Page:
Charlie Sheen would be so proud. In a recent experiment, those who beat their peers became more hostile after their win and really rubbed it in.
PROBLEM: Common knowledge holds that winners are gracious while losers tend to be sore about their defeat. Is this really the case?
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METHODOLOGY: Researchers led by Ohio State University communication and psychology professor Brad Bushman led 103 college students to erroneously believe that they would be competing against a partner in two tasks. In the first one, the participants were shown patterns of simple shapes on a computer screen for just a fraction of a second, and they had to decide whether a dollar sign was present or absent. After 80 rounds, half of them were told they did better than their supposed partner, and half were told they did worse.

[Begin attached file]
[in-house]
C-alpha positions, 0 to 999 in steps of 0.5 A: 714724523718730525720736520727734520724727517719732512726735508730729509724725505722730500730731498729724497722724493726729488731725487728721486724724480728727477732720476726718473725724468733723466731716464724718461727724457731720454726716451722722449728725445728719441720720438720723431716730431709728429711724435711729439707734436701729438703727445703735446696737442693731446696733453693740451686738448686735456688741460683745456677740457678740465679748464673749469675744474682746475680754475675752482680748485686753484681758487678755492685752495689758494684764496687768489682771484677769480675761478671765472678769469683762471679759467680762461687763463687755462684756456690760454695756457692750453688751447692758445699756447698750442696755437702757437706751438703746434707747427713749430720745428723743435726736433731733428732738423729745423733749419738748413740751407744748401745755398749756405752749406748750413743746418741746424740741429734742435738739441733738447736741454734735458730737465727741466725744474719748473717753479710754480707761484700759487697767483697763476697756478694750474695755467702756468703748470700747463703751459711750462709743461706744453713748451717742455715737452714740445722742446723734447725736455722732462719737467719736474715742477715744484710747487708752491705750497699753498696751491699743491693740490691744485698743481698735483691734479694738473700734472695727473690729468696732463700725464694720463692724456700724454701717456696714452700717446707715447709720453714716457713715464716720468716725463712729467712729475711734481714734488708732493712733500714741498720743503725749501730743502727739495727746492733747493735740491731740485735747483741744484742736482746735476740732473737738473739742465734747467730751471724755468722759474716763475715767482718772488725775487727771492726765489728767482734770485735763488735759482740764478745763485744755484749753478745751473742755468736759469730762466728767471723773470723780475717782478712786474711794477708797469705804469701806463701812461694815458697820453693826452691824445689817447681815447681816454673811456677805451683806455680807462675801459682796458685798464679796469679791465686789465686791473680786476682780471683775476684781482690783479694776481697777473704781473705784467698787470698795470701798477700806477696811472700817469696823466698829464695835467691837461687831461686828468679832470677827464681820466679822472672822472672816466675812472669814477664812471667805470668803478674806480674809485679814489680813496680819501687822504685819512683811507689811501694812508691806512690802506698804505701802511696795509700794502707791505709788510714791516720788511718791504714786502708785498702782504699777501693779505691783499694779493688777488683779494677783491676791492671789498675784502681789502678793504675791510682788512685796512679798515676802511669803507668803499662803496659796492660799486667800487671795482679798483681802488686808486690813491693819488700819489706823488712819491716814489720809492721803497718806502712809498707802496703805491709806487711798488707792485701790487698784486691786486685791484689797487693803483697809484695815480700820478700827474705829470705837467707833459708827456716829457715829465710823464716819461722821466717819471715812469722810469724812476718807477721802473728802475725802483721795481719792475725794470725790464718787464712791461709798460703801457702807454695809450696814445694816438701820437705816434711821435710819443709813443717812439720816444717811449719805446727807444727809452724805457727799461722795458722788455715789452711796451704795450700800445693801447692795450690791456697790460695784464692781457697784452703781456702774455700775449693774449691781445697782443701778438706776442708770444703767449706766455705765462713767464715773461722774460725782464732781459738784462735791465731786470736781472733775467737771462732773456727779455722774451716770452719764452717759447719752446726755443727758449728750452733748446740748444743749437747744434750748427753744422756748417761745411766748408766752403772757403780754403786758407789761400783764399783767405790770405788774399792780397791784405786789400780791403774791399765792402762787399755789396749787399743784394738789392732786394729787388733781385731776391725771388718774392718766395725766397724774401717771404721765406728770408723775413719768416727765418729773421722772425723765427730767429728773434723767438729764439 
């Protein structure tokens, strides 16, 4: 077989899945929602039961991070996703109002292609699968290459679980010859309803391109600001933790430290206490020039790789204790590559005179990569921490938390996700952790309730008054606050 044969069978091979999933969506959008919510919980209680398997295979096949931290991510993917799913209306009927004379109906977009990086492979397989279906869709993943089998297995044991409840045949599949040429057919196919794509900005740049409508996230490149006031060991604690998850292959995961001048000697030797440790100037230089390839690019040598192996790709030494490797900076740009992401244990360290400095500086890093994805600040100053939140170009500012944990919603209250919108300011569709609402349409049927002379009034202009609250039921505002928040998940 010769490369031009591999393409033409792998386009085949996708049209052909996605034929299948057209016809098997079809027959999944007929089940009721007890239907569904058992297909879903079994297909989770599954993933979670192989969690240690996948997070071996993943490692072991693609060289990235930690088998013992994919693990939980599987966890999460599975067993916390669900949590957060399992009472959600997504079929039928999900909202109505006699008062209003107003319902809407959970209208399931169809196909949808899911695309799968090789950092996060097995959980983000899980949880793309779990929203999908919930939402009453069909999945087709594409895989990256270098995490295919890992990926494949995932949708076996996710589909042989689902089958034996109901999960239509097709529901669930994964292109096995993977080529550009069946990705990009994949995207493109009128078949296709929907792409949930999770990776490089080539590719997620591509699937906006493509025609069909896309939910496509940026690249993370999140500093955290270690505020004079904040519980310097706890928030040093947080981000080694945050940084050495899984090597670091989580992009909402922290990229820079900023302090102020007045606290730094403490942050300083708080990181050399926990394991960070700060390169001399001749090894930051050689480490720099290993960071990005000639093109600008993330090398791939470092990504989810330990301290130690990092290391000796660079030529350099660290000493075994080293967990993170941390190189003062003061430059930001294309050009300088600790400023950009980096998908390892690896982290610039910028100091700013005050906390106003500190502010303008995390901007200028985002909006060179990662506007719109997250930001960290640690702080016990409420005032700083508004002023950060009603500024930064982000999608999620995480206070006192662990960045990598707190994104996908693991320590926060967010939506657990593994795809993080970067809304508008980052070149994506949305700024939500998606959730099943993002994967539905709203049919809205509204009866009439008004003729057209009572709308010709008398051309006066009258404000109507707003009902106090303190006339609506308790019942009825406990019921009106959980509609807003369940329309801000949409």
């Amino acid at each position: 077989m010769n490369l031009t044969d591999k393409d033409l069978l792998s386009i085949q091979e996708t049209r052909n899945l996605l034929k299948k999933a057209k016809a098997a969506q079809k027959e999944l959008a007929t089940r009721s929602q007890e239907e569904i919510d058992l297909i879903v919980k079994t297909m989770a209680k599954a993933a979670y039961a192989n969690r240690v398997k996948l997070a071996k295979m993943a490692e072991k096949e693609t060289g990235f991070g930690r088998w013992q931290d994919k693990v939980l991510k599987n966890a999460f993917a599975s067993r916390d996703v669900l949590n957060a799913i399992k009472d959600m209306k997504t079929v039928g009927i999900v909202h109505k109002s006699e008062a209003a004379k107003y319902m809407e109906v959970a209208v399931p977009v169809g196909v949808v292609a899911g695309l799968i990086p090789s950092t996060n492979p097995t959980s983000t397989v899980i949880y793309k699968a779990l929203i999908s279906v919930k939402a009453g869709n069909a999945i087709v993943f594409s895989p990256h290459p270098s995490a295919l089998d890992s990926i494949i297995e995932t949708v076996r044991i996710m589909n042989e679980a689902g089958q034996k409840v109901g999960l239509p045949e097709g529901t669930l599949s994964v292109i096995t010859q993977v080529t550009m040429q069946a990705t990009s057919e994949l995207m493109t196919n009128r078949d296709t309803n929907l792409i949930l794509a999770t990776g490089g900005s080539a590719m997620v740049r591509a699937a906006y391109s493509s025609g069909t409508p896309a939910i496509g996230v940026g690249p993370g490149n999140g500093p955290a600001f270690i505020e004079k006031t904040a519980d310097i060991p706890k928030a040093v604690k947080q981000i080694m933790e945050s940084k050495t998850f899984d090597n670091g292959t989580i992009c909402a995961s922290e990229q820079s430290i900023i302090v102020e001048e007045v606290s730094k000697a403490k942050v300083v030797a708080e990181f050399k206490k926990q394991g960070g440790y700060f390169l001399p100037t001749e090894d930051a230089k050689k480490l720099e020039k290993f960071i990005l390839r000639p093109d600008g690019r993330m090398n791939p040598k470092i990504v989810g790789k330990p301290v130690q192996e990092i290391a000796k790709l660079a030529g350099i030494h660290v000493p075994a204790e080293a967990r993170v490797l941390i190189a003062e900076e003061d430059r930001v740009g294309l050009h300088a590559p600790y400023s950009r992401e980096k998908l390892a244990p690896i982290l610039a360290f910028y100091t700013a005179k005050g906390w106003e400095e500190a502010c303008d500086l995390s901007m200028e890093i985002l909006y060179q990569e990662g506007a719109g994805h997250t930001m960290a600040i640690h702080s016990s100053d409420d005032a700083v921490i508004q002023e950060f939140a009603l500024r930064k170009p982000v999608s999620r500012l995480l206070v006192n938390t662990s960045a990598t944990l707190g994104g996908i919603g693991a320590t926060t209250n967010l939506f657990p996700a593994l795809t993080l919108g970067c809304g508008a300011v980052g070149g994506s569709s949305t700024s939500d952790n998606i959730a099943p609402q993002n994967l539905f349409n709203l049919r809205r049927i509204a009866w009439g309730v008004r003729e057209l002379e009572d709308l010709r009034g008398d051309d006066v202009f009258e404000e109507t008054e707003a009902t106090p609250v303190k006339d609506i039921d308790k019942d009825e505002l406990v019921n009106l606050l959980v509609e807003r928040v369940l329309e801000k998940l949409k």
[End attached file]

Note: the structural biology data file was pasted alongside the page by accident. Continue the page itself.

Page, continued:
Then, in a second competition that tested their reflexes against the same faux opponent, the subjects were told that whoever was slower would be subjected to a blast of noise and the winner would decide how loud and long it would be.
RESULTS: Those who thought they won in both tasks tended to blast their defeated partners the longest and loudest. The losers of the first game didn't really act any more aggressively than normal toward their rivals after they won in the second match.
CONCLUSION: Winners act more aggressively against the people they beat than the losers do against the victors.
IMPLICATION: Losers need to watch out, Bushman says in a statement. People are more aggressive when they feel powerful, as they may after they win a competition.
Image: Aaron Amat/Shutterstock.
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